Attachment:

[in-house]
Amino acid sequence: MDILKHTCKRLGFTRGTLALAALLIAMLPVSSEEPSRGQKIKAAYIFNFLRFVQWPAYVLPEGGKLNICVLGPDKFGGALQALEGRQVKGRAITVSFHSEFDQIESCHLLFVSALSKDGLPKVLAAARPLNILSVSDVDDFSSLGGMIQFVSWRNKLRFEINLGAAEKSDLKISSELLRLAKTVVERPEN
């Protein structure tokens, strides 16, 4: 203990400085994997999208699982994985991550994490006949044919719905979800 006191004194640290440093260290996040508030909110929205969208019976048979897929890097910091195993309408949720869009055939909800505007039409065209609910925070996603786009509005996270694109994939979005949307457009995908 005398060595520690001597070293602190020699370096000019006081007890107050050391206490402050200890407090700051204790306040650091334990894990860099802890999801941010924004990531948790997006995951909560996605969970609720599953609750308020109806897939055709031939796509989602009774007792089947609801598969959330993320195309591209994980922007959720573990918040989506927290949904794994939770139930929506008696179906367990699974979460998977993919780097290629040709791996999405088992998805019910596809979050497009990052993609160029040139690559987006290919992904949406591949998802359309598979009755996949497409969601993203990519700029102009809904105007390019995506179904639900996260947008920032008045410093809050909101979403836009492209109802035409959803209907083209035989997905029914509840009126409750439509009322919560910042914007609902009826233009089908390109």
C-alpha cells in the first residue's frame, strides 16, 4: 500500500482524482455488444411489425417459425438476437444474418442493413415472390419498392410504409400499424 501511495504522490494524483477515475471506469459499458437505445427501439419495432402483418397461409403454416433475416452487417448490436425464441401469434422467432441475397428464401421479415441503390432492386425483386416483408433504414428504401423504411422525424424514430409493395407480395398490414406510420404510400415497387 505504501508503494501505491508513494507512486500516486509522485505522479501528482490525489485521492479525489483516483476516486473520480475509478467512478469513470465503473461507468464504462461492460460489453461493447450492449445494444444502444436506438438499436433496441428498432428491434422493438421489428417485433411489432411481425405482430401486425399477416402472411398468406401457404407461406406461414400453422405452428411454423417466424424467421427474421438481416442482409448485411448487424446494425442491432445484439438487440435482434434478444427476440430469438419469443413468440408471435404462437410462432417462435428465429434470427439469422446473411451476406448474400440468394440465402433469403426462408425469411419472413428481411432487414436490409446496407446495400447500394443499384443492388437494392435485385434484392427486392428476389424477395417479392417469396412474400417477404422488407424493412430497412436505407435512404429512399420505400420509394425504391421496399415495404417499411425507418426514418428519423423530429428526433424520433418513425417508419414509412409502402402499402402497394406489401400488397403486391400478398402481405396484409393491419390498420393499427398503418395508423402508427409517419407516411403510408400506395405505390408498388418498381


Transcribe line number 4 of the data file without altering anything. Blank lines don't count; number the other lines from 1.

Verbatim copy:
C-alpha cells in the first residue's frame, strides 16, 4: 500500500482524482455488444411489425417459425438476437444474418442493413415472390419498392410504409400499424 501511495504522490494524483477515475471506469459499458437505445427501439419495432402483418397461409403454416433475416452487417448490436425464441401469434422467432441475397428464401421479415441503390432492386425483386416483408433504414428504401423504411422525424424514430409493395407480395398490414406510420404510400415497387 505504501508503494501505491508513494507512486500516486509522485505522479501528482490525489485521492479525489483516483476516486473520480475509478467512478469513470465503473461507468464504462461492460460489453461493447450492449445494444444502444436506438438499436433496441428498432428491434422493438421489428417485433411489432411481425405482430401486425399477416402472411398468406401457404407461406406461414400453422405452428411454423417466424424467421427474421438481416442482409448485411448487424446494425442491432445484439438487440435482434434478444427476440430469438419469443413468440408471435404462437410462432417462435428465429434470427439469422446473411451476406448474400440468394440465402433469403426462408425469411419472413428481411432487414436490409446496407446495400447500394443499384443492388437494392435485385434484392427486392428476389424477395417479392417469396412474400417477404422488407424493412430497412436505407435512404429512399420505400420509394425504391421496399415495404417499411425507418426514418428519423423530429428526433424520433418513425417508419414509412409502402402499402402497394406489401400488397403486391400478398402481405396484409393491419390498420393499427398503418395508423402508427409517419407516411403510408400506395405505390408498388418498381